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The Global Soviet Union, 1917-1991


  • Credit value: 30 credits at Level 7
  • ConvenorSimon Huxtable
  • Assessment: one essay of 5000-5500 words (100%)

Module description

'Workers of the world, unite!' With those words, Marx and Engels concluded the Communist Manifesto and cemented the idea that national belonging should give way to global working class solidarity. In 1917, inspired by their words, a revolutionary movement took power which established Moscow as communism’s international epicentre. This module examines the Soviet Union’s global entanglements, and asks how its plans for world revolution shaped the twentieth century. Over ten weeks, we will explore the changing focal points of Soviet foreign policy, and consider how a changing domestic and international climate shaped the Kremlin’s policy-making. Throughout the module, we will see how Soviet global ambitions were imprinted on individual lives, shaping the experiences of American engineers in Magnitogorsk, Soviet tourists in London, and African students in Moscow.

In the first half of the course we will focus on communism’s global dimensions from the Communist Manifesto to the end of World War II. We will examine the Kremlin’s support for world revolution through the Comintern, its involvement in anti-imperialist and anti-racist struggles, and ask why Soviet internationalism turned inwards during the 1930s. The post-war conjuncture offered new opportunities to spread communist ideas but also tested Moscow’s leadership. The second part of the course, which runs from 1945 to the Soviet collapse, will examine how Mao and Tito challenged Soviet supremacy, discuss Khrushchev’s policy of ‘peaceful coexistence’ with the west and support for de-colonisation, and ask why communist regimes became passionate advocates for global free trade.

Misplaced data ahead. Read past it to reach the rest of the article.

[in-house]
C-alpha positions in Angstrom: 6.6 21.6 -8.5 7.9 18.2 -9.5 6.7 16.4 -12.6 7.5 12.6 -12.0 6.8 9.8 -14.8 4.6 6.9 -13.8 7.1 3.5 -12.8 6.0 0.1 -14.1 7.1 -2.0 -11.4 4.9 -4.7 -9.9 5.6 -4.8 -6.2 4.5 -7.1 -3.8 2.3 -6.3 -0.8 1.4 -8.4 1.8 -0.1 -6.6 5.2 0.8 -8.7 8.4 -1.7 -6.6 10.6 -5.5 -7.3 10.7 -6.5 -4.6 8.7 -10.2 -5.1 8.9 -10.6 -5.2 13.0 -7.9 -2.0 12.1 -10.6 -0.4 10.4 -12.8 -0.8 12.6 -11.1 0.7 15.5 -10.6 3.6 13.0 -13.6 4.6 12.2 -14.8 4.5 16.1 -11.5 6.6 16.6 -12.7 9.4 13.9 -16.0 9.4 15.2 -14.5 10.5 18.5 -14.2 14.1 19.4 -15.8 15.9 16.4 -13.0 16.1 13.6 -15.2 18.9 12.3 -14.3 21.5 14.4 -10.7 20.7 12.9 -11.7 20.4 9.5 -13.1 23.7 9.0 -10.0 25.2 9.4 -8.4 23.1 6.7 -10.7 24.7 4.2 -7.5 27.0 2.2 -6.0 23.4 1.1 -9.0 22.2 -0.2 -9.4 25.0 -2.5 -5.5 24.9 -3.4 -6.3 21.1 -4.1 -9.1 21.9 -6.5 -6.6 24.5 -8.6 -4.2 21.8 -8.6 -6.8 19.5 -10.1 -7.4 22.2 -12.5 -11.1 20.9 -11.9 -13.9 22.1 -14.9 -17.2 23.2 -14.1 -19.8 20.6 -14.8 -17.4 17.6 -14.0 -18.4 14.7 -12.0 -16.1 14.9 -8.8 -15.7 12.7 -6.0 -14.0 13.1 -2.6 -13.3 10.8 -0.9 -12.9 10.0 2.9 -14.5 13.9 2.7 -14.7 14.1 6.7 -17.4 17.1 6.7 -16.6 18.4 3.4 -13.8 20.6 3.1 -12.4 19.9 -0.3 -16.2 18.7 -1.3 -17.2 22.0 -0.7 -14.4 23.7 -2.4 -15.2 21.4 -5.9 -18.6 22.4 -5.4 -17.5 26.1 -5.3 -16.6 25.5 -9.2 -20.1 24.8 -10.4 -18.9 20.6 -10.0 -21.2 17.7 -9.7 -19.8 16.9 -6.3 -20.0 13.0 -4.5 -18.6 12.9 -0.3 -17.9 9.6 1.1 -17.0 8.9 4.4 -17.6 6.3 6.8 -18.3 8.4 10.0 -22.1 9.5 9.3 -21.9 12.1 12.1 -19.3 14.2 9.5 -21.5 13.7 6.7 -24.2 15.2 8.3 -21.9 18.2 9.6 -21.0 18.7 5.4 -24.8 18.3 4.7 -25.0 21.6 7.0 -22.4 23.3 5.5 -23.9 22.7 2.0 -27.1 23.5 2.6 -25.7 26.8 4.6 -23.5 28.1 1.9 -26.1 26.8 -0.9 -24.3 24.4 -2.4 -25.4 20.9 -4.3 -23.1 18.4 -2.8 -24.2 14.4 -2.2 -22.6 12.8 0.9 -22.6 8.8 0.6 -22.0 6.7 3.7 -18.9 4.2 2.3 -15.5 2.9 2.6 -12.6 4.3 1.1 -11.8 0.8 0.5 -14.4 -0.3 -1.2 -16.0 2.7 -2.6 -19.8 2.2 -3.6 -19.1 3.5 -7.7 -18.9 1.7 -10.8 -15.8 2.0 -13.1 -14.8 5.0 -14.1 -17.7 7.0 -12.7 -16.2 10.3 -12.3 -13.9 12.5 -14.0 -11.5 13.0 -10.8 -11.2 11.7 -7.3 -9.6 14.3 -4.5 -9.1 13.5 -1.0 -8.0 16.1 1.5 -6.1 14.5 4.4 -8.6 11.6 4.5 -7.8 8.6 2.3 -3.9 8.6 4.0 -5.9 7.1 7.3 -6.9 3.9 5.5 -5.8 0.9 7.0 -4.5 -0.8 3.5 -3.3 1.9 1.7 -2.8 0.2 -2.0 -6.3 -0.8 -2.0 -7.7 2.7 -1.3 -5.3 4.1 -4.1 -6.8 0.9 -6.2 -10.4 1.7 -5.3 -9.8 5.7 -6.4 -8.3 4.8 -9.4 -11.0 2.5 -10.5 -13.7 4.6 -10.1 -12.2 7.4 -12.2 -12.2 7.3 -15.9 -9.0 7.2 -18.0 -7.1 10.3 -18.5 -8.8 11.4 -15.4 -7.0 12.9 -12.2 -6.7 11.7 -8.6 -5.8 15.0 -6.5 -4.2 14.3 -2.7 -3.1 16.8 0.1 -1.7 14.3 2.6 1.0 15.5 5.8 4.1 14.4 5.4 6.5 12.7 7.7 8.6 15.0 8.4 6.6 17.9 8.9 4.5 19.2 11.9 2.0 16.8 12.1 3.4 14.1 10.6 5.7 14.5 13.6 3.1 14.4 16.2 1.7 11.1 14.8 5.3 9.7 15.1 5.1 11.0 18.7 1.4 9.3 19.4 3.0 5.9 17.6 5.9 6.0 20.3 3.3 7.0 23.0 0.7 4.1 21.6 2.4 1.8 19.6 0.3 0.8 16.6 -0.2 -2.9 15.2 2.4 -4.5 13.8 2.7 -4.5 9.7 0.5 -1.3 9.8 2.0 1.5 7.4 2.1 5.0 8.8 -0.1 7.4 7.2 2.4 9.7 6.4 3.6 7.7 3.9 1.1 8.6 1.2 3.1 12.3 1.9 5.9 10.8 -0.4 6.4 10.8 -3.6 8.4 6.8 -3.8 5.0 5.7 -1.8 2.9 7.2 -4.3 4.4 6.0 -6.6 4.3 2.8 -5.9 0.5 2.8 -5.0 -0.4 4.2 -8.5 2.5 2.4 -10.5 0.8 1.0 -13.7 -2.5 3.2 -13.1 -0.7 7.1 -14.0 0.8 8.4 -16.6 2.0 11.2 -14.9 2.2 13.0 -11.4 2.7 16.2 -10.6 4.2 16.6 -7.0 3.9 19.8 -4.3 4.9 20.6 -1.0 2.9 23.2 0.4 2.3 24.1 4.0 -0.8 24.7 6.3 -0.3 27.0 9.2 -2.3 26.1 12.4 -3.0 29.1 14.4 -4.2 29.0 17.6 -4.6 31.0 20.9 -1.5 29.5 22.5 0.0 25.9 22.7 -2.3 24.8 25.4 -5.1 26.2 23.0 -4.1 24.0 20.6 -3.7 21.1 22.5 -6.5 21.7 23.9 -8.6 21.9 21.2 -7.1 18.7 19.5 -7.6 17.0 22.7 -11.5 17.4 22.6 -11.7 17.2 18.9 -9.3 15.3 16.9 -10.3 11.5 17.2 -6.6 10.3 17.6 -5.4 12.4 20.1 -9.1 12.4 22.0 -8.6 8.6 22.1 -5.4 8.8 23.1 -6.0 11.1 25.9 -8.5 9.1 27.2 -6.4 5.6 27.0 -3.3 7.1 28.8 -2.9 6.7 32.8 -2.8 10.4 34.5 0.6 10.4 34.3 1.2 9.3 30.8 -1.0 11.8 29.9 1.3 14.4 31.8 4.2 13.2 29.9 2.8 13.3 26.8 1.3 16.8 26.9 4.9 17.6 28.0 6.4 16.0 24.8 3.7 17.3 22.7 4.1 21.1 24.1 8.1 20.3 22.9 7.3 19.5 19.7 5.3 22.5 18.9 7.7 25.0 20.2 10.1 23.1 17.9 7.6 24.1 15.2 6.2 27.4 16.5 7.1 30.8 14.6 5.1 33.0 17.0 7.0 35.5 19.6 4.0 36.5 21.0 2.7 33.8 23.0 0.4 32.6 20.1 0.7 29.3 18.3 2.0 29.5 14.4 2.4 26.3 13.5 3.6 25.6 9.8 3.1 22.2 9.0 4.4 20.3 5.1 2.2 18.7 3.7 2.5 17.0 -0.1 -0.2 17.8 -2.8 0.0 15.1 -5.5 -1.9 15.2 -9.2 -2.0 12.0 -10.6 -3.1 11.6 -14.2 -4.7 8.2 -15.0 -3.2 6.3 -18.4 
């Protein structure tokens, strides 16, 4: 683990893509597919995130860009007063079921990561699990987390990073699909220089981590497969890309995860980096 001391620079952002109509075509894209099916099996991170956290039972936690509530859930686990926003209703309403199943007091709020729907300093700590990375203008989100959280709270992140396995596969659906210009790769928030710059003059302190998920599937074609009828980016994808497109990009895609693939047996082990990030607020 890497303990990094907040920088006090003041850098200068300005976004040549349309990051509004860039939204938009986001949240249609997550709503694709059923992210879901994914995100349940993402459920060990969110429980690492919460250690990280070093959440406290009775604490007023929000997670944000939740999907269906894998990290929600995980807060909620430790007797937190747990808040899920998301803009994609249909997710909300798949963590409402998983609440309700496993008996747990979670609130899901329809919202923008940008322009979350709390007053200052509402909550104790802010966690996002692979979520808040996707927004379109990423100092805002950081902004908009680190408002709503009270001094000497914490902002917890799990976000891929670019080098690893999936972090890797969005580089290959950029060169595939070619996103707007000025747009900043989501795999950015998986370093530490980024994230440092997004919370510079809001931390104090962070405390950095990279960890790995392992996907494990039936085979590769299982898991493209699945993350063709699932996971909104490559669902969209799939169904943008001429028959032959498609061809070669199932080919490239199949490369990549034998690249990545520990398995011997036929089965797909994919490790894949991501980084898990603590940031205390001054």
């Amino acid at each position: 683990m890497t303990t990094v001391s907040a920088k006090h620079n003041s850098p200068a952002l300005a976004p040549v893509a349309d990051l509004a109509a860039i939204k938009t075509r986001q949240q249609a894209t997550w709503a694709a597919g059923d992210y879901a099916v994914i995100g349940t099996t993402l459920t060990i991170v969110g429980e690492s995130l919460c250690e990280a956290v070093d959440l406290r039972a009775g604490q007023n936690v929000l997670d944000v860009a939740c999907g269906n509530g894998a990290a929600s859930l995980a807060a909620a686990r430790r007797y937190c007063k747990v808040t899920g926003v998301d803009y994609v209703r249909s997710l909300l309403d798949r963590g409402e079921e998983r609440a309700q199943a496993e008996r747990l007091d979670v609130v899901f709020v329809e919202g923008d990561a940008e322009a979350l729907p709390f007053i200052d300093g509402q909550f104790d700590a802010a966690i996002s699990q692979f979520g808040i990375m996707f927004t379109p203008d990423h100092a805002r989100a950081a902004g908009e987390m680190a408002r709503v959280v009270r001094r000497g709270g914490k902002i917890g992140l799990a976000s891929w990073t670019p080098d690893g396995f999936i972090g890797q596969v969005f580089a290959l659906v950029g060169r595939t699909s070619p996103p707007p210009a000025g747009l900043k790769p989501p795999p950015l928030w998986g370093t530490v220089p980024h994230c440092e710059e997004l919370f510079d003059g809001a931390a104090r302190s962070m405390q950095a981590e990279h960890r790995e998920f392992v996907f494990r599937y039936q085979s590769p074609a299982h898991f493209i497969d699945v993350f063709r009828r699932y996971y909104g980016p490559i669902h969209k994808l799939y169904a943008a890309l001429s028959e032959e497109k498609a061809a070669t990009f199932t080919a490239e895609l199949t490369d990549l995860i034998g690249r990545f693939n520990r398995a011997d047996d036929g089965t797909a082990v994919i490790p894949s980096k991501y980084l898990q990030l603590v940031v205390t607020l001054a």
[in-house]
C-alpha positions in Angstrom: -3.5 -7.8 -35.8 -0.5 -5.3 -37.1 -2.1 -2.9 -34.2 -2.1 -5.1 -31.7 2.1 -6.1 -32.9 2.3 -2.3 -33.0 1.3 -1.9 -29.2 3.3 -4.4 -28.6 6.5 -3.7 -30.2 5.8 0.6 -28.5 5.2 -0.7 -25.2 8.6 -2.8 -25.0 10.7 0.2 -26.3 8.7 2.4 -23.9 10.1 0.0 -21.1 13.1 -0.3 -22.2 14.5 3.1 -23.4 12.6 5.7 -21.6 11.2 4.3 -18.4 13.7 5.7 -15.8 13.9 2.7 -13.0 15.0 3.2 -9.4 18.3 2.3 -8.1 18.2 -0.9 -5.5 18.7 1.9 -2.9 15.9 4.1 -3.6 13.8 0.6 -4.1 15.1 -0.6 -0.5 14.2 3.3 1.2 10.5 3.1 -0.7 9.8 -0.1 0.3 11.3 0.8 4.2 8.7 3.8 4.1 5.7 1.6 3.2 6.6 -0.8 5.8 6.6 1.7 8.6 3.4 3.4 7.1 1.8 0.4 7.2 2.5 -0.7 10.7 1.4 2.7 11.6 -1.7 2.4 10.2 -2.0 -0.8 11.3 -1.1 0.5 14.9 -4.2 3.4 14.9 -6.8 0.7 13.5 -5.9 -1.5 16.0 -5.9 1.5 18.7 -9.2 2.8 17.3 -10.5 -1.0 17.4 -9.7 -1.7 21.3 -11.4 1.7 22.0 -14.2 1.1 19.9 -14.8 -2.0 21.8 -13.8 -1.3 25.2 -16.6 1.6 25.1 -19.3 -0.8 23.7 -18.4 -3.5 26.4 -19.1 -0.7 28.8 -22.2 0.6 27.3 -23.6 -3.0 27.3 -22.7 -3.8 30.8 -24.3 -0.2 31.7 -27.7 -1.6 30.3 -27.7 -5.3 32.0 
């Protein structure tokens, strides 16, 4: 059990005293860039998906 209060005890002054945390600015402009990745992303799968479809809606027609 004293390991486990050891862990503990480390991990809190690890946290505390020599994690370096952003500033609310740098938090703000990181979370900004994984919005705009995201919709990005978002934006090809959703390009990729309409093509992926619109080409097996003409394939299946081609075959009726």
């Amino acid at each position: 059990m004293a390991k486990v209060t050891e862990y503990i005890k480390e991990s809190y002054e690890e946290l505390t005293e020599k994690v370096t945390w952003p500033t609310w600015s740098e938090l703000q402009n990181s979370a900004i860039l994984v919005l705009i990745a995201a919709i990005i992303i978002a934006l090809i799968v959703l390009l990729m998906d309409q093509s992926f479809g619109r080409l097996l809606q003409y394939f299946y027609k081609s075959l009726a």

The module draws on a variety of primary and secondary sources, and examines the global Soviet Union from political, economic, social and cultural history perspectives. We will ask how the global and national dimensions of Soviet history coincide, and assess the role of transnational methodologies in understanding the Soviet Union’s global role.

Indicative module syllabus

  • Communism Without Borders (Introductory Session)
  • 'Workers of the World Unite'
  • The Global Revolution
  • Race
  • Cosmopolitanism, Terror and the Spanish Civil War
  • The Communist Challenge to Soviet Hegemony
  • Peaceful Coexistence and its Limits
  • Decolonisation and the Global Cold War
  • Socialist Trade
  • The Global 1989 and the Afterlives of the Soviet Union

Learning objectives

By the end of this module, you will:

  • understand the Soviet Union's changing global role across the twentieth century
  • have analysed tensions between the Soviet Union's professed values and everyday practices
  • discussed how Soviet global ambitions were imprinted on individual lives
  • explored the relationship between the national and global dimensions of Soviet policy.